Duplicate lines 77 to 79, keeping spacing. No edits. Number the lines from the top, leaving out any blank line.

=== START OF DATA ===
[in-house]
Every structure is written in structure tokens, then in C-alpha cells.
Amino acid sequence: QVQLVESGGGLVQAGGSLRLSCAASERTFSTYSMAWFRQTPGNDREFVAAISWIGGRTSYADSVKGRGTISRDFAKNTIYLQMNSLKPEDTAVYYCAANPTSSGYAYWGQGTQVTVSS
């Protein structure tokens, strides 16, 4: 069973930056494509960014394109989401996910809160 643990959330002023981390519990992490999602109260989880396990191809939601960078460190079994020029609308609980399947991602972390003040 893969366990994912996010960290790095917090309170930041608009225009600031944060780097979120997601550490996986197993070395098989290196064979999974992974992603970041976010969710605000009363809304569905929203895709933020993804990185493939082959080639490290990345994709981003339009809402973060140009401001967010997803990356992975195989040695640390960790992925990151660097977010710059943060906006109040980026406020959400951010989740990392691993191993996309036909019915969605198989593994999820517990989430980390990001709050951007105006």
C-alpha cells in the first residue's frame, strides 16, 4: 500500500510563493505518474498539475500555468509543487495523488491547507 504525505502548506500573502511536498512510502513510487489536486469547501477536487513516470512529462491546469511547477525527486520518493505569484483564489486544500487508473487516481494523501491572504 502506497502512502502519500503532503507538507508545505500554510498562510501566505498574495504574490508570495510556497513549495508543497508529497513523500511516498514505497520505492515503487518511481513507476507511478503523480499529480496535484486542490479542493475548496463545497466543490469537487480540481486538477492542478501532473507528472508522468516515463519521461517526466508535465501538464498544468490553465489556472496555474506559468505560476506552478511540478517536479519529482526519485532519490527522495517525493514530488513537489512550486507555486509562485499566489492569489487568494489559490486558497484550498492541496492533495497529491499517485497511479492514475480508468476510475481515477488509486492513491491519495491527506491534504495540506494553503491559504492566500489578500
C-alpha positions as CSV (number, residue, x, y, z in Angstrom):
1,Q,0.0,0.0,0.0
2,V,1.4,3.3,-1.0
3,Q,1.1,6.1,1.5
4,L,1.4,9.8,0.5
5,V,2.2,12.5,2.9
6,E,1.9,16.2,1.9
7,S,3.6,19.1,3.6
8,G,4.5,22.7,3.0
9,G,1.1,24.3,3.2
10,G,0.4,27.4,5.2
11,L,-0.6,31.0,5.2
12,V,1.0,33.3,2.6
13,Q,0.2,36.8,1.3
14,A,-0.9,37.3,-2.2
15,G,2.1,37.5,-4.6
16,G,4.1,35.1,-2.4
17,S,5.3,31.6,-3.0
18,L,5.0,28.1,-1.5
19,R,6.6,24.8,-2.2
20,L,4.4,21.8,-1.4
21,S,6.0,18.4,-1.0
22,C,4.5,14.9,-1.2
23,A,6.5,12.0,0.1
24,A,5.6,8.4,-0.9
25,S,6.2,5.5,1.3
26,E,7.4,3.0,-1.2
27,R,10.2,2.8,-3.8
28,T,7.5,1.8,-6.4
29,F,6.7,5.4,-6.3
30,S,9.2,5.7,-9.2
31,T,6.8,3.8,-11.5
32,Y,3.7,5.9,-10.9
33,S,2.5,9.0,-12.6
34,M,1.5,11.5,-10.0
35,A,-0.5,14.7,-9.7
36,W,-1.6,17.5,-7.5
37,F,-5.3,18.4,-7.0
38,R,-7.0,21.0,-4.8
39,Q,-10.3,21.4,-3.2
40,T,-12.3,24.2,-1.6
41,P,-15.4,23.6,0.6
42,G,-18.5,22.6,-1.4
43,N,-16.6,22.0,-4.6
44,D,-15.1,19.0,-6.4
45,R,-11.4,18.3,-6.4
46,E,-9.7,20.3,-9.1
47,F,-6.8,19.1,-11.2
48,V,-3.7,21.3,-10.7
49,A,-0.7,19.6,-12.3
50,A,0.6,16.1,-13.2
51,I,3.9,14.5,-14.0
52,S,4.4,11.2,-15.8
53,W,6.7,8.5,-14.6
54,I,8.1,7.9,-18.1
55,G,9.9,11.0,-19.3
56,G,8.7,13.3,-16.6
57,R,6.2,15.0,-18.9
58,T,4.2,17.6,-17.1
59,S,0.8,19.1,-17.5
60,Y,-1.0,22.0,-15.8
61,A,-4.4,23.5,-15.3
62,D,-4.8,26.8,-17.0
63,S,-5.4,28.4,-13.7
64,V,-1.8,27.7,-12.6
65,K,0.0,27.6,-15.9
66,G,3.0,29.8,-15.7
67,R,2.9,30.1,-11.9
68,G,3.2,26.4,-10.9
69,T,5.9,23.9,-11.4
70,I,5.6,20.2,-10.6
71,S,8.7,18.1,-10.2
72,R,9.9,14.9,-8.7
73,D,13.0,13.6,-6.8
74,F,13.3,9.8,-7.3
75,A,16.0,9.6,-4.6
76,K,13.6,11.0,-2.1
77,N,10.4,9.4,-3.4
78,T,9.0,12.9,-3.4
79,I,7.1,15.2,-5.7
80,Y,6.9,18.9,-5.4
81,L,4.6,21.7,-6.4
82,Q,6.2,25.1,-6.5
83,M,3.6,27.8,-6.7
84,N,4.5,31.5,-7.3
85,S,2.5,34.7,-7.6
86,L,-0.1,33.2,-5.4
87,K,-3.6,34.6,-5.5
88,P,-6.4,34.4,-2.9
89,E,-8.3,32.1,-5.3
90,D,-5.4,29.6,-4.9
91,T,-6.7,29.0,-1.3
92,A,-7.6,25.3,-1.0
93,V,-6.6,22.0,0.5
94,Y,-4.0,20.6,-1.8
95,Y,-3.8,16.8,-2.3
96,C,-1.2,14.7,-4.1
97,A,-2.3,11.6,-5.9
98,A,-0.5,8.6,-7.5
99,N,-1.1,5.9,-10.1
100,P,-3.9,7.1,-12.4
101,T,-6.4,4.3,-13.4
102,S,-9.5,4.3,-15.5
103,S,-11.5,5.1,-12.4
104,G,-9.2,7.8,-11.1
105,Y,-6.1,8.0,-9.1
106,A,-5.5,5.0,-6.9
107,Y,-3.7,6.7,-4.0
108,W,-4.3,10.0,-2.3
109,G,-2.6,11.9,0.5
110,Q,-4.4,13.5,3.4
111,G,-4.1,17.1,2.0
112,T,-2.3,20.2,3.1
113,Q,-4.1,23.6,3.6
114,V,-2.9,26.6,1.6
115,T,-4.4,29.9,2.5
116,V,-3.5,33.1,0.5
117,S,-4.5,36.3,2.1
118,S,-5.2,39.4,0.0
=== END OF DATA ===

71,S,8.7,18.1,-10.2
72,R,9.9,14.9,-8.7
73,D,13.0,13.6,-6.8